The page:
What: The North Charleston Farmers Market offers an abundance of fresh, locally grown produce, and features art and craft booths, food vendors and entertainment. Live music every first, third and fifth Thursday and visual art demonstrations by local artists every second and fourth Thursday. Market open noon-7 p.m., entertainment 4-6 p.m. When: Noon-7 p.m. Thursdays through Oct. 25 Where: Felix C. Davis Community Center, 4800 Park Circle Price: Free More info: 740-5854 or http:// northcharleston.org

Awendaw Green Series What: Live music from Austin Bucholts and Shadowland, Momma and the Redemption Band and Myer.

Please see events, Page E27

Bert Floyd Band

Graham Whorley

When: 6-9 p.m. May 11 Where: Juanita Greenberg’s Nacho Royale, 410 W. Coleman Blvd.

7:15 p.m.; Beginner lesson, 8 p.m.; Dance party, 8:45 p.m. May 11 Where: Spirit Moves Studio, 445 Savannah Highway Price: $10 More info: 557-7690 or roaringtwentieshotjazzdanceclub.com

When: 9:30 p.m.-1:30 a.m. May 11 and 12 Where: The Strike Zone at Dorchester Lanes, 10015 Dorchester Road Price: Free

Keith Bruce

Cotton Blue

Freakin Nuts

Rene Russell and Gary Hewitt

James Slater Trio

clubs, from E25

Where: Tru Blues House of Wings, 1039 Johnnie Dodds Blvd. More info: 881-1858

What: Variety of tunes played on a 12-string guitar and bass When: 6:30-10:30 p.m. May 11 Where: Morgan Creek Grill, 80 41st Ave. Price: Free

Anthony Owens

What: Rock/beach/pop. When: 6:30-10:30 p.m. May 11 Where: Halls Chophouse, 434 King St.

Jazz Duo

When: 6:30-9:30 p.m. May 11 Where: Atlanticville Restaurant, 2063 Middle St. More info: 883-9452 or www. atlanticville.net

The V-tones Swing Jazz Band

What: Instructor Stephen Duane teaches an intermediate and beginner swing dance lesson, followed by a dance party. When: Intermediate lesson,

What: Blues When: 7-10 p.m. May 11 Where: Aroma’s, 50 N. Market St.

When: 7-11 p.m. May 11 Where: High Cotton, 199 E. Bay St. Price: Free More info: 724-3815

Carroll Brown

What: Coastal folk and country music When: 7:30 p.m. May 11 Where: Dublin Down Irish Pub, 245 Seven Farms Drive More info: 216-3903

Ballroom Dance

What: Dance lesson is followed by a dance party When: 7:30-11 p.m. May 11 and 12 Where: Charleston Ballroom Dance Club, 1632 Ashley Hall Drive Price: $5-10 More info: 871-6575 or www. ballroomdancecharleston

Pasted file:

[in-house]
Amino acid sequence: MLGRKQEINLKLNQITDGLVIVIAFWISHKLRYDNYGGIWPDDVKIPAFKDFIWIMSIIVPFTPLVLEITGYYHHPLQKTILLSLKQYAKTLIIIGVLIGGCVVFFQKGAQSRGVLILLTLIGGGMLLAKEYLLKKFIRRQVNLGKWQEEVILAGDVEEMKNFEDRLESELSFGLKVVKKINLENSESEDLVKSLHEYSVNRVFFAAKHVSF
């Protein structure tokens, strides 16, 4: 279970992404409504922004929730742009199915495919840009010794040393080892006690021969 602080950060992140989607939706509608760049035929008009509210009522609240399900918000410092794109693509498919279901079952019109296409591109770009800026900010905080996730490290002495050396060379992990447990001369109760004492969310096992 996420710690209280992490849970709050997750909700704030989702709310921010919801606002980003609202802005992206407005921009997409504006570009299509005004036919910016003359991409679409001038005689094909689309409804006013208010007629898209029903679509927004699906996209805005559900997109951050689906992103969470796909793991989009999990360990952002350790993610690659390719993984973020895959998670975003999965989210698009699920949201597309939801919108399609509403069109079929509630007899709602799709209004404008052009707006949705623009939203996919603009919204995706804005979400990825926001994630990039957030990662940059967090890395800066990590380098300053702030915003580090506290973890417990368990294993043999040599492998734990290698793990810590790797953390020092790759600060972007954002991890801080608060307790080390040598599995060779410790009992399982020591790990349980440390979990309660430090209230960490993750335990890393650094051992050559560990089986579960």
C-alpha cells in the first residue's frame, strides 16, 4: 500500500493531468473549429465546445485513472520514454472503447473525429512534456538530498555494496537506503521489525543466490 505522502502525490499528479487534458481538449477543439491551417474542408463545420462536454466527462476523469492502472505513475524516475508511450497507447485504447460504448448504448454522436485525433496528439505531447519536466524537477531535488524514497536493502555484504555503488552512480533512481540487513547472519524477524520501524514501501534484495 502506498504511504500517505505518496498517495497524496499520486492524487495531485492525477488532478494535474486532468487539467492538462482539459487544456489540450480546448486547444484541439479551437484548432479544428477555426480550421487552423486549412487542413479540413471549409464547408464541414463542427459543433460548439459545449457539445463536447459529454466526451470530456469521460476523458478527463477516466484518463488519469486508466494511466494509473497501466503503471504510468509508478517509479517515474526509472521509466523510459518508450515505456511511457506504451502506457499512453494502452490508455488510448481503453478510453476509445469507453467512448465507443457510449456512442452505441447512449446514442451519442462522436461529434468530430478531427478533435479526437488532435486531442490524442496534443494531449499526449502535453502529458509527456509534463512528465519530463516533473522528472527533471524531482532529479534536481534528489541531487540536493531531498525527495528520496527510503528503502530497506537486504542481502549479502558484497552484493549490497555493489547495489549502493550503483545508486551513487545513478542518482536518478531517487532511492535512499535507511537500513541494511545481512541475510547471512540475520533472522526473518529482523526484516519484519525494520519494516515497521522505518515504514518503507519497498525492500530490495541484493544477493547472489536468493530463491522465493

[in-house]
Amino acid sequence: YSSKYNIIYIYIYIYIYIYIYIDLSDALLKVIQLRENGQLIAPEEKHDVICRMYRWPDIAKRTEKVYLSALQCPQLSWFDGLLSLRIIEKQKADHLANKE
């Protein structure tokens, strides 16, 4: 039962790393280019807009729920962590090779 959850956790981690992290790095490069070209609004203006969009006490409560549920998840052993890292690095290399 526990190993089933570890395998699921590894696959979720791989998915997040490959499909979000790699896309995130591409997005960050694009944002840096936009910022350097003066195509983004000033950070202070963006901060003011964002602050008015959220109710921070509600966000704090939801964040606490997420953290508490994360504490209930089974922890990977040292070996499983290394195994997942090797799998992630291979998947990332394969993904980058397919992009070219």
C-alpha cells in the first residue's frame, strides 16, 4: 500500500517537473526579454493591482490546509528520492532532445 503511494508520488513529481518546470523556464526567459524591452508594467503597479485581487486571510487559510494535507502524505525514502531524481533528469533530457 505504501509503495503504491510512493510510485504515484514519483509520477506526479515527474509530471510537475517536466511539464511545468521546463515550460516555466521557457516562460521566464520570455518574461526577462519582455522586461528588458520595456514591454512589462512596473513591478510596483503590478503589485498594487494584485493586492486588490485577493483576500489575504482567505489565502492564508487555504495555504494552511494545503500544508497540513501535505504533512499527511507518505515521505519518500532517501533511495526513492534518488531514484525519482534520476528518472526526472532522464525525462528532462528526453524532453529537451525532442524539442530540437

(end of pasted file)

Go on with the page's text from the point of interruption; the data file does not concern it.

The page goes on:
Nathan Calhoun

When: 9 p.m. May 11 Where: Crab Shack, 24 Center St.

What: Rock and roll When: 9:30 p.m. May 11 Where: Trayce’s Too Neighborhood Grille and Pub, 2578 Ashley River Road Price: Free More info: 843-556-2378

Hed Shop Boys

What: Rock/classic rock. When: 9:30 p.m. May 11 Where: Sand Dollar Social Club, 7 Center St. Price: Free

Plane Jane

What: This 7-piece party band covers hip-hop, funk, shag and disco songs and rock-’n’-roll favorites from every era. Where: Wild Wing Cafe, 7618 Rivers Ave. More info: 818-9464

Dub Island And The Dubplates

What: Dancehall, roots and jungle reggae. Where: Wild Wing Cafe, 644 Coleman Blvd. More info: 971-9464

Please see clubs, Page E27


The Post and Courier

events, from E26 When: 6 p.m. doors, 7 p.m. music Where: The Charleston Hippodrome, 360 Concord St. Price: $10 general, $7 students More info: 452-1642 or www. charlestonhippodrome.com/

‘Dinner With Friends’

What: “Dinner With Friends” is a 2000 Pulitzer Prize winner directed by Lon Bumgardner. Outrageous, hilarious and poignant, this is a story of four friends — Karen, Gabe, Tom and Beth — and their lives as married couples. When: 7:30 p.m. May 10-12, 2:30 p.m. May 13, 7:30 p.m. May 1719, 2:30 p.m. May 20 Where: Threshold Repertory Theatre, 84 Society St. downtown Price: $20/15/10 adult/senior/ student More info: 704-996-7037 or www.thresholdrep.org

Thursday, May 10, 2012: E27 written. Situations from the timetested, 2,000-year-old comedies of Roman playwright Plautus are combined with the infectious energy of classic vaudeville. The result is a nonstop laugh-fest in which Pseudolus, a crafty slave, struggles to win the hand of the beautiful but slow-witted courtesan Philia for his young master in exchange for his freedom. When: 8 p.m. May 10-12, 17-19, 3 p.m. May 13, 20 Where: The Footlight Players, 20 Queen St. Price: Adults $30, seniors $25, students $20 More info: 722-4487 or www. footlightplayers.net

of the Holy Trinity, 30 Race St. Price: $3 admission ticket at door More info: 577-2063 or http:// GreekFest.us

Art & Fine Craft Co-op

Friday

What: View a collection of works by this local artist cooperative. A range of pieces including paintings, prints, sculpture, fine crafts, jewelry, fiber art and more will be available for sale. When: 11 a.m.-7 p.m. Fridays and Saturdays through May 26 Where: The Meeting Place, 1077 E. Montague Ave., North Charleston Price: Free admission/free parking More info: 740-5854 or http:// bit.ly/culturalarts

Greek Festival

Party at The Point

What: Broadway’s greatest farce is fast-paced, witty, irreverent and one of the funniest musicals ever

What: The 42nd annual Greek Festival of Charleston will feature authentic Greek food, folk dancing, crafts and more. Free parking at Riley Park with free frequent shuttle buses to and from festival. Proceeds benefit local charities. When: 11 a.m.-10 p.m. May 11 and 12, noon-6 p.m. May 13 Where: Greek Orthodox Church